2017 May 02 — The Assemblage Point III: Breaking out of the Flatland
As discussed in previous blogs, the assemblage point is an energetic structure within the Luminous Energy Field (LEF) where we decode our supersensory experiences. Moving the assemblage point to each of the four perceptual positions allows us to break out of the flatland perspective on reality and tap into an infinite range of possibilities.
Mastering the art of moving your assemblage point can help you solve problems, transform a challenge into an opportunity, and get in touch with different aspects of yourself — such as your inner child.
I once worked with children in a Head Start program, and at the beginning of the year, before they’d become accustomed to the rules of preschool, I asked them to sketch a house. Their drawings were of the most fantastic structures — houses floating on clouds, entwined in the roots of a tree, or sailing on rivers.
By the end of the year, these boys and girls had learned the rules of ordinary perception, and they believed that a “proper” house consisted of a big square with little square windows and an angular roof, which was topped with a little rectangular chimney that had a curl of smoke coming from it. Even the kids who lived in crowded housing projects drew houses like this because they had learned the perceptual filters of the culture. Unconsciously, they were entering the same cultural trance we’ve all been educated into. They had become citizens of the dull, flat land of ordinary reality.
When our assemblage point locks into place and tunes out the other frequencies of reality, we call it “maturity.” In other words, we no longer see fairies frolicking near the creek or perceive monsters under the bed — instead, we see problems and not opportunities. This is why someone who works in advertising, an industry that demands a high level of creativity, will fill her office or cubicle with wind-up toys and foam-rubber basketballs and hoops, using such playthings to help her get back in touch with the creative child she was instead of the logical, sensible adult she has become.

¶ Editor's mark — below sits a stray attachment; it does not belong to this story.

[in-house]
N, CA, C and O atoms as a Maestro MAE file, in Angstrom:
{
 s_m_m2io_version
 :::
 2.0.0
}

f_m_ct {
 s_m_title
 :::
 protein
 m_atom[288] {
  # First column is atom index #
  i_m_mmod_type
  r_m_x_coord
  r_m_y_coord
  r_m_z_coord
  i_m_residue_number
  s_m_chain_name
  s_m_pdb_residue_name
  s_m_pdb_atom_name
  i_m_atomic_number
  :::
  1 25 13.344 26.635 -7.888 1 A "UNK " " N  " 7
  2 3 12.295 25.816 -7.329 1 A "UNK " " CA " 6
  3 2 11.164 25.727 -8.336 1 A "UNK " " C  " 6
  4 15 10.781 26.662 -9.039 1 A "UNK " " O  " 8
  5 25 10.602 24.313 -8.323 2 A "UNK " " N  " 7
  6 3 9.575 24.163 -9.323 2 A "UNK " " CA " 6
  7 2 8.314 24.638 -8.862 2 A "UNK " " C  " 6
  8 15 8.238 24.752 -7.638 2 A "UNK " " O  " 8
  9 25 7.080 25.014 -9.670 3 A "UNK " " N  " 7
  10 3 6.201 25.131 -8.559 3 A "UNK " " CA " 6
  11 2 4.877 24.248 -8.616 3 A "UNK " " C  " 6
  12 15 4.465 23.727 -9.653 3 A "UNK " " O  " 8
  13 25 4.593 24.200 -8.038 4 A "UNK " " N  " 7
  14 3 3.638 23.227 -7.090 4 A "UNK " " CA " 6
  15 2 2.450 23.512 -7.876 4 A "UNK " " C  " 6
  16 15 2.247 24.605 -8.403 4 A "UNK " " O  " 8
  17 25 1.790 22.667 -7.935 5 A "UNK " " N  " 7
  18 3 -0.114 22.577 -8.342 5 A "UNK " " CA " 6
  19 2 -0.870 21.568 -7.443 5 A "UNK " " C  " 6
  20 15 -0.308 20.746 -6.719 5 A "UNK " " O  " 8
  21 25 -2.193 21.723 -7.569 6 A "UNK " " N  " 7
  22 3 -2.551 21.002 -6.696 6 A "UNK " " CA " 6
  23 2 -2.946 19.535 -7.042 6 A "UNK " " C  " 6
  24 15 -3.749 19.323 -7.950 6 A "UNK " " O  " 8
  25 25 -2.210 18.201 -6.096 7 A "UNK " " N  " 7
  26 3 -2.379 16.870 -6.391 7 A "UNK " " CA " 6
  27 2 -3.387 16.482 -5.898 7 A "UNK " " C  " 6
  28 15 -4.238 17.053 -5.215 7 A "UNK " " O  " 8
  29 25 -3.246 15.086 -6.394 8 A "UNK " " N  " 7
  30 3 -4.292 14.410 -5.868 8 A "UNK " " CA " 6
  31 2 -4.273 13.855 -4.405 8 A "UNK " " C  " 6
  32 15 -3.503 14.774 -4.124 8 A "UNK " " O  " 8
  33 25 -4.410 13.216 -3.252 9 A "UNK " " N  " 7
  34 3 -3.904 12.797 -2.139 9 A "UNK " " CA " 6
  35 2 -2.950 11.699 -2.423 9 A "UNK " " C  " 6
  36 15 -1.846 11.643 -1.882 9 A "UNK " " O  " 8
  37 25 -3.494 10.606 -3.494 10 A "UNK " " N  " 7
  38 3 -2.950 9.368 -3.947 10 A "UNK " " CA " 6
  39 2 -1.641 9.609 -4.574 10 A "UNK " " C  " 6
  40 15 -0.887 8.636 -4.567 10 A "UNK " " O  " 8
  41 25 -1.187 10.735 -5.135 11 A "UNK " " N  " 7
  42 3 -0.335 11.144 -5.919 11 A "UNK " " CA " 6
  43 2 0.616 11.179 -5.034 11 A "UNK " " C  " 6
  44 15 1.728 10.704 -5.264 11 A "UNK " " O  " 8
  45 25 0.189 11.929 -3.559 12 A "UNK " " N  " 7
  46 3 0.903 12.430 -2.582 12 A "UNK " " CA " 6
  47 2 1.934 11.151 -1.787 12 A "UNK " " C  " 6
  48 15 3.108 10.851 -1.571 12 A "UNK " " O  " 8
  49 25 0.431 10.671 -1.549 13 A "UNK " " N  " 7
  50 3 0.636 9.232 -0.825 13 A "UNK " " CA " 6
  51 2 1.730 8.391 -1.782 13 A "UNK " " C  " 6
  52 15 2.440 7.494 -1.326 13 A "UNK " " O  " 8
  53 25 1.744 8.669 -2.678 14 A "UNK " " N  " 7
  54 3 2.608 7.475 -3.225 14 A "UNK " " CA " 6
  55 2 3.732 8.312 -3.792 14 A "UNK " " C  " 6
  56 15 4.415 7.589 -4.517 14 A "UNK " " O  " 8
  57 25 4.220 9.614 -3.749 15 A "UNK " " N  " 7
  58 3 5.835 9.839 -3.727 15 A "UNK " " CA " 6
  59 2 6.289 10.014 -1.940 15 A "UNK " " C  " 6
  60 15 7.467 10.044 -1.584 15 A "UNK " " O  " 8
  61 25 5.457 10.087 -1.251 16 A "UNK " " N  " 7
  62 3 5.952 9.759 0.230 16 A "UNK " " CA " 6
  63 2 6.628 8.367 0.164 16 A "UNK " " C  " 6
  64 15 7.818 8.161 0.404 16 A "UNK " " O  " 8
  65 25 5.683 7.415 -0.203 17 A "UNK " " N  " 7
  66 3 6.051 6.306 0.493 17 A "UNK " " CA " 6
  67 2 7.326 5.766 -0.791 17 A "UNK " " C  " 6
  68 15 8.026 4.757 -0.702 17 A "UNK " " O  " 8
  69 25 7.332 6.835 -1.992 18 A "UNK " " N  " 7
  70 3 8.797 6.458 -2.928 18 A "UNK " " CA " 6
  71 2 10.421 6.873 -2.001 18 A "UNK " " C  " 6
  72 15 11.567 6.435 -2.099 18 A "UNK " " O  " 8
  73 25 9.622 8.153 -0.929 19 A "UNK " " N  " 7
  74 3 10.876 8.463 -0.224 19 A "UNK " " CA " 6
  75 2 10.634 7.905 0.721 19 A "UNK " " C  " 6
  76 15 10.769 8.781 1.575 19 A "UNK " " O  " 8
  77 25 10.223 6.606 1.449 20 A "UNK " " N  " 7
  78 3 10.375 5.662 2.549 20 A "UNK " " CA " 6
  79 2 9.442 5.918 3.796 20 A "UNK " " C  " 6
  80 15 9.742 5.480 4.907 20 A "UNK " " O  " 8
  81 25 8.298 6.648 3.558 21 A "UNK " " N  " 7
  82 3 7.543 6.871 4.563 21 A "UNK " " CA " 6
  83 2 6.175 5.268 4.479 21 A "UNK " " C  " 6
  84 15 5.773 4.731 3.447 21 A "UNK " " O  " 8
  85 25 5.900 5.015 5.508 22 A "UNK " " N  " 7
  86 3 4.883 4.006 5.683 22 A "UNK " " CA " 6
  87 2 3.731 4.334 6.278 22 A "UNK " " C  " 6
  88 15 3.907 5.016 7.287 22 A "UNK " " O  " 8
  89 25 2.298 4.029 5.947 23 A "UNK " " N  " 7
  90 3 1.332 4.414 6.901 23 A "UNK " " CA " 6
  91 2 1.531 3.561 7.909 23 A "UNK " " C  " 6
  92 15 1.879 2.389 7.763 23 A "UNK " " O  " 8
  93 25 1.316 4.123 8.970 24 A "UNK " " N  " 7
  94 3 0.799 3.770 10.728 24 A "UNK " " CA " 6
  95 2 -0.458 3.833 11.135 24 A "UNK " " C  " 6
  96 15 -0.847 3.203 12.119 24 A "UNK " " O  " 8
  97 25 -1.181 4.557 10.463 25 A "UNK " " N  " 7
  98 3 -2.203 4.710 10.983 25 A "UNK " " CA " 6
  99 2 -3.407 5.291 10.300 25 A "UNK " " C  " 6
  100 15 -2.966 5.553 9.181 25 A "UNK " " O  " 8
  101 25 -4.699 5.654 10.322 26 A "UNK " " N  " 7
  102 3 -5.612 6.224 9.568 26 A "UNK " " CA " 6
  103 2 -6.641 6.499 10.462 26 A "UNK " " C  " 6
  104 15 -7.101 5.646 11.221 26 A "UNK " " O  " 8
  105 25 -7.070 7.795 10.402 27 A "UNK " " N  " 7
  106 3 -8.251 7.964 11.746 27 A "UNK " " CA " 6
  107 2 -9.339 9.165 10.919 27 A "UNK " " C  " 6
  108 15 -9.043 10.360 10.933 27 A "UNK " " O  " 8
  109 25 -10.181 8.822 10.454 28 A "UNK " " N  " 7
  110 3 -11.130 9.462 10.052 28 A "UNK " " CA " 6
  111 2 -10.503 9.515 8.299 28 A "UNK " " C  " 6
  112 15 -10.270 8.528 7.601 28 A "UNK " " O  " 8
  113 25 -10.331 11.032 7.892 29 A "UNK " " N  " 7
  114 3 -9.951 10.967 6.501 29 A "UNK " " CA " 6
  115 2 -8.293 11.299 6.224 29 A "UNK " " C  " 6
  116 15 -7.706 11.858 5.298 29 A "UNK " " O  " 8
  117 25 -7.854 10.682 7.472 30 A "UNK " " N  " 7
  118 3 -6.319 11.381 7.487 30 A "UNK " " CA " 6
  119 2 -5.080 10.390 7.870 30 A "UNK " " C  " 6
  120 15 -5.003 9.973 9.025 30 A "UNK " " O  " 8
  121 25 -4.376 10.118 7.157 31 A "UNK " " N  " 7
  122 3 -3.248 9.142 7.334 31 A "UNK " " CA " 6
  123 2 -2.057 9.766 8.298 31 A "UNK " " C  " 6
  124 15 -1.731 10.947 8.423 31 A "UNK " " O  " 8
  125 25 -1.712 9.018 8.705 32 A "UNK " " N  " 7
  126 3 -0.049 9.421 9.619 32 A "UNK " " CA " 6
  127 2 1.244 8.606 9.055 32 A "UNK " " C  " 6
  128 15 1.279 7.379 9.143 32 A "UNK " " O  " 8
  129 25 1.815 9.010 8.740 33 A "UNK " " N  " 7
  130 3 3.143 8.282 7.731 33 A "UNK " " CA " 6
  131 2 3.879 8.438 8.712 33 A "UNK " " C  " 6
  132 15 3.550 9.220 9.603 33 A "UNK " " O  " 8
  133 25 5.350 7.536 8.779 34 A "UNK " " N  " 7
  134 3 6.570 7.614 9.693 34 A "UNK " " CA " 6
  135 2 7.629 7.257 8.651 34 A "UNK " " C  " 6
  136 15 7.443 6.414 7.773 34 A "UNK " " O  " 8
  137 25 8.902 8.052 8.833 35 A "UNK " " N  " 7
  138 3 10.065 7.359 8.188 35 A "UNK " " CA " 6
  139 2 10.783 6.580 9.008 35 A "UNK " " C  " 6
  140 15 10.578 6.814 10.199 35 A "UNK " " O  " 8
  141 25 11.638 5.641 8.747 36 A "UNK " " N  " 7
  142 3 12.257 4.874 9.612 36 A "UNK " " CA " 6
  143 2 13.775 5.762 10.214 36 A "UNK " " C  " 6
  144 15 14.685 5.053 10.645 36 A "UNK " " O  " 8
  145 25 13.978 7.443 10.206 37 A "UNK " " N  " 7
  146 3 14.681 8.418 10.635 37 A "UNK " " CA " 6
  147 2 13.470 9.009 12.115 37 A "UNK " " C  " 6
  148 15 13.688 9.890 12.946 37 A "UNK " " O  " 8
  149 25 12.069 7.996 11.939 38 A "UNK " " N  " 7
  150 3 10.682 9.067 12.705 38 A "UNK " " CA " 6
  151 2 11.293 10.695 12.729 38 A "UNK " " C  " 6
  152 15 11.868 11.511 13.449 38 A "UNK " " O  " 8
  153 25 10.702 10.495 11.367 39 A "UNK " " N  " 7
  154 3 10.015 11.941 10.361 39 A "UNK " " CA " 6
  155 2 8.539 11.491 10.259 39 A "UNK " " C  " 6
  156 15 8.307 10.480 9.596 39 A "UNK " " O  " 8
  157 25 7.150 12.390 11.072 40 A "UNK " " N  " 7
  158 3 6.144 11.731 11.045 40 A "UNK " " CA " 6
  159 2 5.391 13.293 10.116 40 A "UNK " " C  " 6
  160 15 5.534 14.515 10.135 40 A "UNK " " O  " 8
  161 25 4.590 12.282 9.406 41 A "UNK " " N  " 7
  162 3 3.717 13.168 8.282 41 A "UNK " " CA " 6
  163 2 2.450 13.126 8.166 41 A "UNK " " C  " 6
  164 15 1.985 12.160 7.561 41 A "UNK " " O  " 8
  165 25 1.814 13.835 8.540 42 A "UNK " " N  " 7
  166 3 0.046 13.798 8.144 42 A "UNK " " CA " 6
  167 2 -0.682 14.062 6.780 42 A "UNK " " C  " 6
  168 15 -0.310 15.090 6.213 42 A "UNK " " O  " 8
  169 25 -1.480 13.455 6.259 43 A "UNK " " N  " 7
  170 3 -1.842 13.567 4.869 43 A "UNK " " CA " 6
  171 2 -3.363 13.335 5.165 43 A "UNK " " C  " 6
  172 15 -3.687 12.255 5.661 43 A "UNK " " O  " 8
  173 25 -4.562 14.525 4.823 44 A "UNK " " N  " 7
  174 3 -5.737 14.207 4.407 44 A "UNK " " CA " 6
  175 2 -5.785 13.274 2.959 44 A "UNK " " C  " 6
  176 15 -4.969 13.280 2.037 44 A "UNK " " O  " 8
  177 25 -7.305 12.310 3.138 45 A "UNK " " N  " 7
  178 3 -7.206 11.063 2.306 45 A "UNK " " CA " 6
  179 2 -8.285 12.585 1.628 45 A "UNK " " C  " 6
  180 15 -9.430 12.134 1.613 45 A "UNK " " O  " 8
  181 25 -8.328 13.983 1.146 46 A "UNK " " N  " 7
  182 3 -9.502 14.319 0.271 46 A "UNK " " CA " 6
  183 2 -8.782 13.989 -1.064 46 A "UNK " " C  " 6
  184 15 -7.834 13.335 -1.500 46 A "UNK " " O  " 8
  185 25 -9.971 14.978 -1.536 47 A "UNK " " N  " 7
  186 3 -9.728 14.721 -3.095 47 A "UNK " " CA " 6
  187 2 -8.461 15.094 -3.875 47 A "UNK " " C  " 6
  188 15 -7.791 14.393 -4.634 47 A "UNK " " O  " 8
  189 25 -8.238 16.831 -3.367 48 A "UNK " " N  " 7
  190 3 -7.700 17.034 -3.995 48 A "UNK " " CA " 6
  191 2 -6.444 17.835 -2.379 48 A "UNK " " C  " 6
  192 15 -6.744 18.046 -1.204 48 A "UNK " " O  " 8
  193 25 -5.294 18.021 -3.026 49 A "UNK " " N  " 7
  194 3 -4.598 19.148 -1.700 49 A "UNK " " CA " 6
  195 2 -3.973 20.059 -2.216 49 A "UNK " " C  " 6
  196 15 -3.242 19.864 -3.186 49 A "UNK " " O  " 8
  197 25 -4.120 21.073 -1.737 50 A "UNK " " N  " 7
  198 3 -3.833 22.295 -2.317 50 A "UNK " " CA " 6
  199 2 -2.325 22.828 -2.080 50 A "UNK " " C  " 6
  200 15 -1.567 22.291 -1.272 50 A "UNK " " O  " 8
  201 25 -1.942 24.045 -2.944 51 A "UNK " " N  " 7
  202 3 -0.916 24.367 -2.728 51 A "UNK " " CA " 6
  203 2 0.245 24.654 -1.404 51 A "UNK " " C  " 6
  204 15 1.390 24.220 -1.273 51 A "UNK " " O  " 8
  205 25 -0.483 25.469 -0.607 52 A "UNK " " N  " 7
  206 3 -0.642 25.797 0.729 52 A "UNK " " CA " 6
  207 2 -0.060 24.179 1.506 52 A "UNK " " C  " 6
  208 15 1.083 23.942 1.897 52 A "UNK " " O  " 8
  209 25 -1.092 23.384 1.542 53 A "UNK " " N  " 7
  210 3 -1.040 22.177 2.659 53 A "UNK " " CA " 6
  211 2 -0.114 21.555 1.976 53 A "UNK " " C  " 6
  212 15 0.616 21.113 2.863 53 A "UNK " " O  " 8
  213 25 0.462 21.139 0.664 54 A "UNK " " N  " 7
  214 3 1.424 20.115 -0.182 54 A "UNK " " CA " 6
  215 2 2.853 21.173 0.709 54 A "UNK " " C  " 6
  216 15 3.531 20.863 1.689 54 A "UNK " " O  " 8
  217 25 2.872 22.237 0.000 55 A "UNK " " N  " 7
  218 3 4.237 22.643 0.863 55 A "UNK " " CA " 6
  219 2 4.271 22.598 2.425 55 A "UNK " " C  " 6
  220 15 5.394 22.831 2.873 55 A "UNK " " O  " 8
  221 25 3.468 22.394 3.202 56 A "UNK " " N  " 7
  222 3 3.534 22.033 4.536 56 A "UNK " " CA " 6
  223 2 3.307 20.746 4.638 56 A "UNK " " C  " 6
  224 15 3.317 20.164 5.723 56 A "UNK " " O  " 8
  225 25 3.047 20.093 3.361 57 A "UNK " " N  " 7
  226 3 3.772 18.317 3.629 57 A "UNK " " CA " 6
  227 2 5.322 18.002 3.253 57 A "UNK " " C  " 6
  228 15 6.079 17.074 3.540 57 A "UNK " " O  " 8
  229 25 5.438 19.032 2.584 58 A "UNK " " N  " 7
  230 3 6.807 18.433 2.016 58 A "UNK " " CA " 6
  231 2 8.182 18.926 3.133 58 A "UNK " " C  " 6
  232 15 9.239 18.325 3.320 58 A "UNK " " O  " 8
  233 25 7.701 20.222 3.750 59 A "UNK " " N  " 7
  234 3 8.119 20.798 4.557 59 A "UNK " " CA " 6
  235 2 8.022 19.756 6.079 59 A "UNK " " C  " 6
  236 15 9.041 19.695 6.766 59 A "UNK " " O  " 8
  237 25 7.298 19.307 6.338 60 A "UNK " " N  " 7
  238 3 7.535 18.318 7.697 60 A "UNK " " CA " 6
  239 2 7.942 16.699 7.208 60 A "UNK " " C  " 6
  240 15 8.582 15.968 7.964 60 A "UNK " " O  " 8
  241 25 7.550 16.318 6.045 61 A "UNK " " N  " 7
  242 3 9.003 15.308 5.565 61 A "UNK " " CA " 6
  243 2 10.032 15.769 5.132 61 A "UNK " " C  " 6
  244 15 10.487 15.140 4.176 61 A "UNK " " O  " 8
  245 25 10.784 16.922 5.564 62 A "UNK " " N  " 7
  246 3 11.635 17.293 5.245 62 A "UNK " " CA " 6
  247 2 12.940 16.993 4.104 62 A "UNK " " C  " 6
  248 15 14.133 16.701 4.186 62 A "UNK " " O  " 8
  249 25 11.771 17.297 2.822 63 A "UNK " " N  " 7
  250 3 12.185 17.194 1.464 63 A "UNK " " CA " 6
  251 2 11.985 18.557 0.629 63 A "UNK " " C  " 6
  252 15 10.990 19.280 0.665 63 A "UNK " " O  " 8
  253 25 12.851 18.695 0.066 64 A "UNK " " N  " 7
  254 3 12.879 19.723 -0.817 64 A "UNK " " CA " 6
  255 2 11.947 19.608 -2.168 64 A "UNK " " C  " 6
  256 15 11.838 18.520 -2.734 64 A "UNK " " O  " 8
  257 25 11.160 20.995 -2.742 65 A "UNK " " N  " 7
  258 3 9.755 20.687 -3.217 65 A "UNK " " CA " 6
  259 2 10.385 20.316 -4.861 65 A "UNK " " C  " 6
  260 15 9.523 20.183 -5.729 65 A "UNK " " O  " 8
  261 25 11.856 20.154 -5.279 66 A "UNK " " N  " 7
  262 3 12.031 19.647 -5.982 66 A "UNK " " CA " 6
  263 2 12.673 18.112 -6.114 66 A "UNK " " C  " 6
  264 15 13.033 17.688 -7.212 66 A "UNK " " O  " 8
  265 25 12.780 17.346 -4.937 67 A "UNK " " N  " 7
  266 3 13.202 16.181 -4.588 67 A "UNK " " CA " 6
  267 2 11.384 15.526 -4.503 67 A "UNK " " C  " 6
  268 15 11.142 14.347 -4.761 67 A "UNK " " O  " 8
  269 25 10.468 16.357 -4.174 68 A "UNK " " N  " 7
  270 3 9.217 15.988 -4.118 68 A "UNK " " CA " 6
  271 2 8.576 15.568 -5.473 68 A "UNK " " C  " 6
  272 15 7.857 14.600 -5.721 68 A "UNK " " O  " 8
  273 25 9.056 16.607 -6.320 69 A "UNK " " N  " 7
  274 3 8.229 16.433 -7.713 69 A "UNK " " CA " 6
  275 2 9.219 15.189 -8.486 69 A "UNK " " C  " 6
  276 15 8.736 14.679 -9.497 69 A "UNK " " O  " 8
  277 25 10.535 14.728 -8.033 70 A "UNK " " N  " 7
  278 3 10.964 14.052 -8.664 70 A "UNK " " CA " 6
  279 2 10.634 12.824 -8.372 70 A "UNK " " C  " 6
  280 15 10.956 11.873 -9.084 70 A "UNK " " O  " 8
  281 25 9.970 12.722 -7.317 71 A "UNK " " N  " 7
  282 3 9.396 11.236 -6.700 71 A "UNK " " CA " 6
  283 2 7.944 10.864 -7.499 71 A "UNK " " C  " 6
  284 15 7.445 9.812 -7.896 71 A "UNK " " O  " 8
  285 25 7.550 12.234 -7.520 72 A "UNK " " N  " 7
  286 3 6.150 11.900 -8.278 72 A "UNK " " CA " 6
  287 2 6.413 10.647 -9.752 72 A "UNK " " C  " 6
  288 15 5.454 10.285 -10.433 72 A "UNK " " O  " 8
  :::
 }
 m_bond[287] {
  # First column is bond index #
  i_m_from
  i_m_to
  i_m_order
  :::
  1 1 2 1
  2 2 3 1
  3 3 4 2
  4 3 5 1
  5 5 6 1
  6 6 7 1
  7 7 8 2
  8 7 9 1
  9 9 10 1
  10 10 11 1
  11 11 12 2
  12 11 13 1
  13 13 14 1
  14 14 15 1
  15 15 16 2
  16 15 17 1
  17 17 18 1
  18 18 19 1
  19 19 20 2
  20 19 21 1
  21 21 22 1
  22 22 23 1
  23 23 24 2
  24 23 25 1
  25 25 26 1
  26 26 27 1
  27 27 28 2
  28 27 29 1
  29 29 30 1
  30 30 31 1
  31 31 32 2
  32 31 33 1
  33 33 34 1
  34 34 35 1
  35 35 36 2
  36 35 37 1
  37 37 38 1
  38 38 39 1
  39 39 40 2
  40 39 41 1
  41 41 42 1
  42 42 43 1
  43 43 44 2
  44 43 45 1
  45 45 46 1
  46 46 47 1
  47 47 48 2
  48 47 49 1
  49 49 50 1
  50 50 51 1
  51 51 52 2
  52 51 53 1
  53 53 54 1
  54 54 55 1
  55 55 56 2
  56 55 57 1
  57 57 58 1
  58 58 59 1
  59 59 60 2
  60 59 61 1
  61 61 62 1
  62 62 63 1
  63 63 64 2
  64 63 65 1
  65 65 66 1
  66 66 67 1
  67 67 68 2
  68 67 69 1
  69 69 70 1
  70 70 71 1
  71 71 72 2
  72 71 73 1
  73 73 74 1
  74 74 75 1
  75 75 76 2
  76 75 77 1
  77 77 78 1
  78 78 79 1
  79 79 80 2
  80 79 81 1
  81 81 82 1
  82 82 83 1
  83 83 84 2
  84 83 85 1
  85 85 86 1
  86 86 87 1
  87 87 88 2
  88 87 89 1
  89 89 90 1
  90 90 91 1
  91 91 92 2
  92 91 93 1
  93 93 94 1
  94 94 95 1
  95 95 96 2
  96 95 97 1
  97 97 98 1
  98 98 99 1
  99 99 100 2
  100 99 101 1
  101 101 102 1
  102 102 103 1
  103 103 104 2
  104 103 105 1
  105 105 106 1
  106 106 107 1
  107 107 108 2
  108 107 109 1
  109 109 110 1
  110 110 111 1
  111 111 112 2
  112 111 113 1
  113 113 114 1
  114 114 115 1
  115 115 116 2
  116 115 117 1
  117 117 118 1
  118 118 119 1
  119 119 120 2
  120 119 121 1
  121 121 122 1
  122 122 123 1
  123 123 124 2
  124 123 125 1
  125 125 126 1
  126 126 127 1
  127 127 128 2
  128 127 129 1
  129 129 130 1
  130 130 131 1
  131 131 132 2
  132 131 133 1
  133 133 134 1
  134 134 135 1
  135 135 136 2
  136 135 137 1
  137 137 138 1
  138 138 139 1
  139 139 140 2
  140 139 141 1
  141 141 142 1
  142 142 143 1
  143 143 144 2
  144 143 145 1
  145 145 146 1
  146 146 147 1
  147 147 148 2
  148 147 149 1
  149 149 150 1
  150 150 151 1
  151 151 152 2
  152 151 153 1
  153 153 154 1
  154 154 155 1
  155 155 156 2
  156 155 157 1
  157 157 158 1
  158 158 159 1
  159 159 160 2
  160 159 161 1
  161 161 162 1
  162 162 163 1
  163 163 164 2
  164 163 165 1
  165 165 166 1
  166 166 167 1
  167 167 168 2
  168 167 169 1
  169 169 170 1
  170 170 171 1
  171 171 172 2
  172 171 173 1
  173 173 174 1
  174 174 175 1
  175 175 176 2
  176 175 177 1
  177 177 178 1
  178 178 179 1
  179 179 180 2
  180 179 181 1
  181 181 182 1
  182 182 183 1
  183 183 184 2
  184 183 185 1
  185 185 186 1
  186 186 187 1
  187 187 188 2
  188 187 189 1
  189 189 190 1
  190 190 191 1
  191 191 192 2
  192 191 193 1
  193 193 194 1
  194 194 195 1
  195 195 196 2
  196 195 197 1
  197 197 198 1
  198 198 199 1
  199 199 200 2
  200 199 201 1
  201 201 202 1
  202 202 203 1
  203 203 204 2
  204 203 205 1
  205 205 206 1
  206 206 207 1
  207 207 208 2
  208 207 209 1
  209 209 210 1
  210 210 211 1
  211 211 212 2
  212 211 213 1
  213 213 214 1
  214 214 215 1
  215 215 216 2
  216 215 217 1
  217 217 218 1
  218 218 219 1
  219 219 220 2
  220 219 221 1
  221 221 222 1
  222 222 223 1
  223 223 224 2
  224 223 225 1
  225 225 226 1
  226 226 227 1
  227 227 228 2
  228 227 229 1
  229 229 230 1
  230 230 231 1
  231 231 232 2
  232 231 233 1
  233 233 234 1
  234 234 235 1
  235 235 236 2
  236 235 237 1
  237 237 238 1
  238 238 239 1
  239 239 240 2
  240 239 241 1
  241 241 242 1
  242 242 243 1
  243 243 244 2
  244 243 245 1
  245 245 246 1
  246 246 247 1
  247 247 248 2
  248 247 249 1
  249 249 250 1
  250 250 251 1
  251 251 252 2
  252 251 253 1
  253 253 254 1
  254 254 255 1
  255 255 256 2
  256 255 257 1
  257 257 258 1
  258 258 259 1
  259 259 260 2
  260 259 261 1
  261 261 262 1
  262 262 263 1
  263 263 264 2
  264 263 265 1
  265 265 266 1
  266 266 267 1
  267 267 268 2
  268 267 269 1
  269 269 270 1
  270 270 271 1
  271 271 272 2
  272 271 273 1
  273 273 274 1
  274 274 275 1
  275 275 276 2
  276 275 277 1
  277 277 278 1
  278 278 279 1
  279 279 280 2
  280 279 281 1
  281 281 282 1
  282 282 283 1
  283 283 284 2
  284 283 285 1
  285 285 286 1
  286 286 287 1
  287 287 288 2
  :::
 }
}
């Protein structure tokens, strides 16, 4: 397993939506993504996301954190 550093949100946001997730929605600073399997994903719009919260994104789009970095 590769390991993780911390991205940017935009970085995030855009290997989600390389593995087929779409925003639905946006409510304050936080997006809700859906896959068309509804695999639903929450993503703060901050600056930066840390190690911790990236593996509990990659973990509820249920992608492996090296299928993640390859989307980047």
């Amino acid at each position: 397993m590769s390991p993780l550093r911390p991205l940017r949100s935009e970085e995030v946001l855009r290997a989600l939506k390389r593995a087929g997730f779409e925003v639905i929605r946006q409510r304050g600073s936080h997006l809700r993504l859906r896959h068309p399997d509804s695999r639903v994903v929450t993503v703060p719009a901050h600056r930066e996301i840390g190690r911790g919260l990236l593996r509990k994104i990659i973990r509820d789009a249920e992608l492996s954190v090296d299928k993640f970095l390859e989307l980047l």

Once, while we were traveling to an oxbow lake that was fed by the Amazon River, my Laika mentor, don Antonio, explained that I was like that lagoon. I perceived myself to be separate from the great river of life, and I would gather driftwood and flotsam to build dream castles on the shores of my lagoon. He was trying to teach me that I was caught at the level of serpent, attempting to change the world at the most dense and material level, and that this absorbed 95 percent of my energy. When my castles collapsed, I’d haul the driftwood to the other end of the beach and start building all over again, creating a new relationship, a new project, or even a new career, all of which took many months of effort.
Don Antonio would tell me, “I could put my hand at the source of that river and create a ripple that will change the contours of your shoreline downstream. Or if you’ve fallen out of your canoe, that current might wash you ashore and save your life. I could create this powerful wave with just the tiniest amount of my energy.”
Working at the literal level to construct what I thought would be a happy and fulfilling life required enormous amounts of strength and attention. My mentor was trying to tell me that I needed to travel further upstream and, from the perceptual state of eagle, affect the flow of the river that fed my lagoon and caused it to overflow and destroy my castles. The only way to do this was to raise my level of perception.
I eventually realized I had to stop trying to fashion a life with just the right job, personal relationships, and projects, as if there were a simple mathematical equation for happiness. Instead, I learned to operate from a higher perspective and open up to wider definitions of joy and success. Then I discovered the power to create a different story for myself and the world. Only then could I create a new and better dream. Only then could I let go of the stories I kept retelling myself … which were trapping me in a limited existence.
Learn more about the assemblage point in The Four Insights.